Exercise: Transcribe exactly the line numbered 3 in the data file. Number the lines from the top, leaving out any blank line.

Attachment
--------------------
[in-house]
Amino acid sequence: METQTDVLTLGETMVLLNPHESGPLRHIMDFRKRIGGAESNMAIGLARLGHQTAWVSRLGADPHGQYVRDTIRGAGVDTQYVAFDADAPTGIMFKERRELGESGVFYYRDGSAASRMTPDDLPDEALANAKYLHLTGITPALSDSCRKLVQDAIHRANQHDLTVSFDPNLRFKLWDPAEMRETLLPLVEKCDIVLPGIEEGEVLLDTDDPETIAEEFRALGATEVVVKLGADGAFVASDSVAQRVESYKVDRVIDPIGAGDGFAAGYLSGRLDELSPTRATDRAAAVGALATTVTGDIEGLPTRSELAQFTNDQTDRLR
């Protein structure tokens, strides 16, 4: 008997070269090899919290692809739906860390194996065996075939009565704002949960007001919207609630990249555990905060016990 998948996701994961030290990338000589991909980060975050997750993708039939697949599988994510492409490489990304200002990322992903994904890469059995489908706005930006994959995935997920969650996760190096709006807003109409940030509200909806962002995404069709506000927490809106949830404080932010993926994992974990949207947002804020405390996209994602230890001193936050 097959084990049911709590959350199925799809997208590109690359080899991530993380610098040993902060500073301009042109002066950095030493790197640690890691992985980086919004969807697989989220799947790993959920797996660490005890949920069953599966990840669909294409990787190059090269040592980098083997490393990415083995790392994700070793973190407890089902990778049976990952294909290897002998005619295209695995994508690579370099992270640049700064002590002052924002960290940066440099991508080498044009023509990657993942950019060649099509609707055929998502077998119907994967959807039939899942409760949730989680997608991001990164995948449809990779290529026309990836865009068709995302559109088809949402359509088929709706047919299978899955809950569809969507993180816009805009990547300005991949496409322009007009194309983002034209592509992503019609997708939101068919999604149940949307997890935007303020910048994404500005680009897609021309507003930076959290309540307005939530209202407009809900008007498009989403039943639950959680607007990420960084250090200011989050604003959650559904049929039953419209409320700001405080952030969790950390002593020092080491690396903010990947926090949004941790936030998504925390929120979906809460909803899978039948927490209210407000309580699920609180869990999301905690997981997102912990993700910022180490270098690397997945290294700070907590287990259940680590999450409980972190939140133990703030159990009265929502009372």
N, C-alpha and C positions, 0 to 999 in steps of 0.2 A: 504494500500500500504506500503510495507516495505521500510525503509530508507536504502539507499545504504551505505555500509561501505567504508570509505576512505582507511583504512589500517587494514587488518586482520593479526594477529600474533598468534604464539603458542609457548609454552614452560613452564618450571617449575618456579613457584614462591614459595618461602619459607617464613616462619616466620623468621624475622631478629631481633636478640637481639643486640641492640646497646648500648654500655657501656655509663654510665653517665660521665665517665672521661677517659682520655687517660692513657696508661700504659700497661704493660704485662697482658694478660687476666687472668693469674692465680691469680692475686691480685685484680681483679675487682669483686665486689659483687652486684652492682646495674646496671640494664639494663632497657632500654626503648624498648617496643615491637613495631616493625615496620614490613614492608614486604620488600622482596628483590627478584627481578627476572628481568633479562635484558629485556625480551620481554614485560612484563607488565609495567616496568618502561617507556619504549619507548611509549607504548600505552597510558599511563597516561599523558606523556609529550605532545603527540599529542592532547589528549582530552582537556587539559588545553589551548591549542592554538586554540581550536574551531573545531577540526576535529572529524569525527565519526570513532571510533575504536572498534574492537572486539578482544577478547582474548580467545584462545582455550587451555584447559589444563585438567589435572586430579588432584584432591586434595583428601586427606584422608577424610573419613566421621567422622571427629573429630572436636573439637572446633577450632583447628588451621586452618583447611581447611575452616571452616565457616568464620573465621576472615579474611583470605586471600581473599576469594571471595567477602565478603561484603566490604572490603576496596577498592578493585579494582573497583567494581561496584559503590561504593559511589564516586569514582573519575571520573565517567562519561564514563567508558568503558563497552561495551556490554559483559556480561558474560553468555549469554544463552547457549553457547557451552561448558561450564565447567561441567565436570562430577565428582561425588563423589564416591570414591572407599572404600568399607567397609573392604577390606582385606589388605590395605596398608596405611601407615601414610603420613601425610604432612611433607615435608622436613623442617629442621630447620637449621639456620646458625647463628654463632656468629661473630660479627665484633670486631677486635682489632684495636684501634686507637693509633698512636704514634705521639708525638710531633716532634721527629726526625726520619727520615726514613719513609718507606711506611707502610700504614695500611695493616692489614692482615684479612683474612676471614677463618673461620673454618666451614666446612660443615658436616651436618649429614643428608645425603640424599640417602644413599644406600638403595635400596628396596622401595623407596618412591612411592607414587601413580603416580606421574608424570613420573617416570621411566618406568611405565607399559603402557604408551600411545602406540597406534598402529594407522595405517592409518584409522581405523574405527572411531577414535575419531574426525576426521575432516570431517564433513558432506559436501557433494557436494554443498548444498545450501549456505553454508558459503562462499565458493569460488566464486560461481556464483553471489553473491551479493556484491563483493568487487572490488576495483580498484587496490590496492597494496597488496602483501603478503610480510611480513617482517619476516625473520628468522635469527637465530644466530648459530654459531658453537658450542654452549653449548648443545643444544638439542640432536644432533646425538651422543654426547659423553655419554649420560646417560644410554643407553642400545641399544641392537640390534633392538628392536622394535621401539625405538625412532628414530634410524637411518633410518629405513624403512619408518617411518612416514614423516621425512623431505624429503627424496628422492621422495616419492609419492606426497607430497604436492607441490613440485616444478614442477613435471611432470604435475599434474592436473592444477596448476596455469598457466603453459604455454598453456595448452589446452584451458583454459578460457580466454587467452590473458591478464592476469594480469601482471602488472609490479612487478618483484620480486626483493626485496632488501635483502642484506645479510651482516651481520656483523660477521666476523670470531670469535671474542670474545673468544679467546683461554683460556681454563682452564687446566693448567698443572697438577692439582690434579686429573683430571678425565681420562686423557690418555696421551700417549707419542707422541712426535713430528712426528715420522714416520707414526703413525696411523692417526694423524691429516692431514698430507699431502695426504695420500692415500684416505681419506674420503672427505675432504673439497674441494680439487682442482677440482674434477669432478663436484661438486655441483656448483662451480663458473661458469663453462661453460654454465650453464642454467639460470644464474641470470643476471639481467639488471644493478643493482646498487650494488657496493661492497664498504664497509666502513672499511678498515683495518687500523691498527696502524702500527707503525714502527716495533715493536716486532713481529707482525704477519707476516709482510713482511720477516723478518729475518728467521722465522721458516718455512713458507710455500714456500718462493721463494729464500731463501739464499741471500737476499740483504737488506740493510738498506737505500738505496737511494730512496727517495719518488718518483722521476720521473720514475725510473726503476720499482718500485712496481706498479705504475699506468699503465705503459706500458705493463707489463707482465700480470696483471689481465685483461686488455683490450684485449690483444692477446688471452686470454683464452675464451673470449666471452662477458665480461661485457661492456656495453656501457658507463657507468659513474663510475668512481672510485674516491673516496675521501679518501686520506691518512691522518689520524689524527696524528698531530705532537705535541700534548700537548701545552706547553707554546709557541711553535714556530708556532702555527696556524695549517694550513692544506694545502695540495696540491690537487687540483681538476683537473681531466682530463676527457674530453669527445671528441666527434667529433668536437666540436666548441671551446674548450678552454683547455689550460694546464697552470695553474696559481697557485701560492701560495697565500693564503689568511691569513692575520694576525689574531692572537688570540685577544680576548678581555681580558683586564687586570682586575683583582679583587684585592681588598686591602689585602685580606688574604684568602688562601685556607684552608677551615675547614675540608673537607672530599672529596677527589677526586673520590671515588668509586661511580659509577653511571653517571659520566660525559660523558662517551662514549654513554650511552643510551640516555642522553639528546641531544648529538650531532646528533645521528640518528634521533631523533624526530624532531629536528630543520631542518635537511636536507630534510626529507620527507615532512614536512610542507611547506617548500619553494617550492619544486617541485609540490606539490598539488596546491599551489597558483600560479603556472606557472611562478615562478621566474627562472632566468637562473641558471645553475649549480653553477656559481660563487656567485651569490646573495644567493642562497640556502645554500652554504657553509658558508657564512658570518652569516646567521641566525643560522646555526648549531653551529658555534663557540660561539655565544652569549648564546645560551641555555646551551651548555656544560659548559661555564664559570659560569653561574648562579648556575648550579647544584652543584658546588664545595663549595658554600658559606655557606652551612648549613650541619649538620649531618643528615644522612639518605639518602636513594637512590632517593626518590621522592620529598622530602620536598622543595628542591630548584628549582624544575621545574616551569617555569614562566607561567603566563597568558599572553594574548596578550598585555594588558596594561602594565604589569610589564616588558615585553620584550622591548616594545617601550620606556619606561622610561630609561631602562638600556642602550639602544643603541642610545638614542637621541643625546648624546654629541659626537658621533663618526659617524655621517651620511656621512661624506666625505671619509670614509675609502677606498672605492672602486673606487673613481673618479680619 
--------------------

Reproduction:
């Protein structure tokens, strides 16, 4: 008997070269090899919290692809739906860390194996065996075939009565704002949960007001919207609630990249555990905060016990 998948996701994961030290990338000589991909980060975050997750993708039939697949599988994510492409490489990304200002990322992903994904890469059995489908706005930006994959995935997920969650996760190096709006807003109409940030509200909806962002995404069709506000927490809106949830404080932010993926994992974990949207947002804020405390996209994602230890001193936050 097959084990049911709590959350199925799809997208590109690359080899991530993380610098040993902060500073301009042109002066950095030493790197640690890691992985980086919004969807697989989220799947790993959920797996660490005890949920069953599966990840669909294409990787190059090269040592980098083997490393990415083995790392994700070793973190407890089902990778049976990952294909290897002998005619295209695995994508690579370099992270640049700064002590002052924002960290940066440099991508080498044009023509990657993942950019060649099509609707055929998502077998119907994967959807039939899942409760949730989680997608991001990164995948449809990779290529026309990836865009068709995302559109088809949402359509088929709706047919299978899955809950569809969507993180816009805009990547300005991949496409322009007009194309983002034209592509992503019609997708939101068919999604149940949307997890935007303020910048994404500005680009897609021309507003930076959290309540307005939530209202407009809900008007498009989403039943639950959680607007990420960084250090200011989050604003959650559904049929039953419209409320700001405080952030969790950390002593020092080491690396903010990947926090949004941790936030998504925390929120979906809460909803899978039948927490209210407000309580699920609180869990999301905690997981997102912990993700910022180490270098690397997945290294700070907590287990259940680590999450409980972190939140133990703030159990009265929502009372």